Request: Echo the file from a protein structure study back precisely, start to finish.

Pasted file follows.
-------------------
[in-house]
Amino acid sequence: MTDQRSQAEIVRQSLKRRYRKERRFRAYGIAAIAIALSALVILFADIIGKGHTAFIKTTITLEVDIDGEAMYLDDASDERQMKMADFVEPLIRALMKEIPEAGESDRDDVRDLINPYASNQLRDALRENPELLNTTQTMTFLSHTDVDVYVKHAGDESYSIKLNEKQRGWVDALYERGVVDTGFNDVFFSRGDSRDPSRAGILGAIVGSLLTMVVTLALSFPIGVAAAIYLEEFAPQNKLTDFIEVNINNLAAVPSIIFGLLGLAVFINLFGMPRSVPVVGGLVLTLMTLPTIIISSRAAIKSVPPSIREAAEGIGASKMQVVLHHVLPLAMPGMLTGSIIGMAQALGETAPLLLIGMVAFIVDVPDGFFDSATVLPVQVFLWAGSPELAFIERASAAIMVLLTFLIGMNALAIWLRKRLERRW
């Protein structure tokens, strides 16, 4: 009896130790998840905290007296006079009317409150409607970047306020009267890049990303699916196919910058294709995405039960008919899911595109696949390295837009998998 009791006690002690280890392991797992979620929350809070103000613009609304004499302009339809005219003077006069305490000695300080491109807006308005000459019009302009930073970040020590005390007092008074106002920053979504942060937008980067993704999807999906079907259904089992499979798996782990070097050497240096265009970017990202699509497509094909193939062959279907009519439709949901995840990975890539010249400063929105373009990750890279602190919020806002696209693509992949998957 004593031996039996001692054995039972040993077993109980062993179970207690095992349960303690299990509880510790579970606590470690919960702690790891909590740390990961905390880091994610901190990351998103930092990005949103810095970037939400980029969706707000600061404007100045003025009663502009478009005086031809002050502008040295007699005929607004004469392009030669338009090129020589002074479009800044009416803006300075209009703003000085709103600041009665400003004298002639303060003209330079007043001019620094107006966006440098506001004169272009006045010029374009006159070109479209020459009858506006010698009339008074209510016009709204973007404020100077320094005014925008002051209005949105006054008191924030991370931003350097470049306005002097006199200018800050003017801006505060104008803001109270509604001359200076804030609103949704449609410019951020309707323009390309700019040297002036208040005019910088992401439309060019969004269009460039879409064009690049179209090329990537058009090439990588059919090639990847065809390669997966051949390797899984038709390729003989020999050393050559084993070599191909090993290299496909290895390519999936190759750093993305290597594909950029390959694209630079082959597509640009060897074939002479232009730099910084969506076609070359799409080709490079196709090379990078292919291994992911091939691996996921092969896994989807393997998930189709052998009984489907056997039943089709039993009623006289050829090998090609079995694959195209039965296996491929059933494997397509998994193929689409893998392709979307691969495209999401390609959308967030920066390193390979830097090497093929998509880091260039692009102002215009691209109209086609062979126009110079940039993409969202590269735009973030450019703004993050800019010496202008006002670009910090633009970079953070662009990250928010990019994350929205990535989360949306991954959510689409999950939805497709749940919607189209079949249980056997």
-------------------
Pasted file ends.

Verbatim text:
[in-house]
Amino acid sequence: MTDQRSQAEIVRQSLKRRYRKERRFRAYGIAAIAIALSALVILFADIIGKGHTAFIKTTITLEVDIDGEAMYLDDASDERQMKMADFVEPLIRALMKEIPEAGESDRDDVRDLINPYASNQLRDALRENPELLNTTQTMTFLSHTDVDVYVKHAGDESYSIKLNEKQRGWVDALYERGVVDTGFNDVFFSRGDSRDPSRAGILGAIVGSLLTMVVTLALSFPIGVAAAIYLEEFAPQNKLTDFIEVNINNLAAVPSIIFGLLGLAVFINLFGMPRSVPVVGGLVLTLMTLPTIIISSRAAIKSVPPSIREAAEGIGASKMQVVLHHVLPLAMPGMLTGSIIGMAQALGETAPLLLIGMVAFIVDVPDGFFDSATVLPVQVFLWAGSPELAFIERASAAIMVLLTFLIGMNALAIWLRKRLERRW
């Protein structure tokens, strides 16, 4: 009896130790998840905290007296006079009317409150409607970047306020009267890049990303699916196919910058294709995405039960008919899911595109696949390295837009998998 009791006690002690280890392991797992979620929350809070103000613009609304004499302009339809005219003077006069305490000695300080491109807006308005000459019009302009930073970040020590005390007092008074106002920053979504942060937008980067993704999807999906079907259904089992499979798996782990070097050497240096265009970017990202699509497509094909193939062959279907009519439709949901995840990975890539010249400063929105373009990750890279602190919020806002696209693509992949998957 004593031996039996001692054995039972040993077993109980062993179970207690095992349960303690299990509880510790579970606590470690919960702690790891909590740390990961905390880091994610901190990351998103930092990005949103810095970037939400980029969706707000600061404007100045003025009663502009478009005086031809002050502008040295007699005929607004004469392009030669338009090129020589002074479009800044009416803006300075209009703003000085709103600041009665400003004298002639303060003209330079007043001019620094107006966006440098506001004169272009006045010029374009006159070109479209020459009858506006010698009339008074209510016009709204973007404020100077320094005014925008002051209005949105006054008191924030991370931003350097470049306005002097006199200018800050003017801006505060104008803001109270509604001359200076804030609103949704449609410019951020309707323009390309700019040297002036208040005019910088992401439309060019969004269009460039879409064009690049179209090329990537058009090439990588059919090639990847065809390669997966051949390797899984038709390729003989020999050393050559084993070599191909090993290299496909290895390519999936190759750093993305290597594909950029390959694209630079082959597509640009060897074939002479232009730099910084969506076609070359799409080709490079196709090379990078292919291994992911091939691996996921092969896994989807393997998930189709052998009984489907056997039943089709039993009623006289050829090998090609079995694959195209039965296996491929059933494997397509998994193929689409893998392709979307691969495209999401390609959308967030920066390193390979830097090497093929998509880091260039692009102002215009691209109209086609062979126009110079940039993409969202590269735009973030450019703004993050800019010496202008006002670009910090633009970079953070662009990250928010990019994350929205990535989360949306991954959510689409999950939805497709749940919607189209079949249980056997």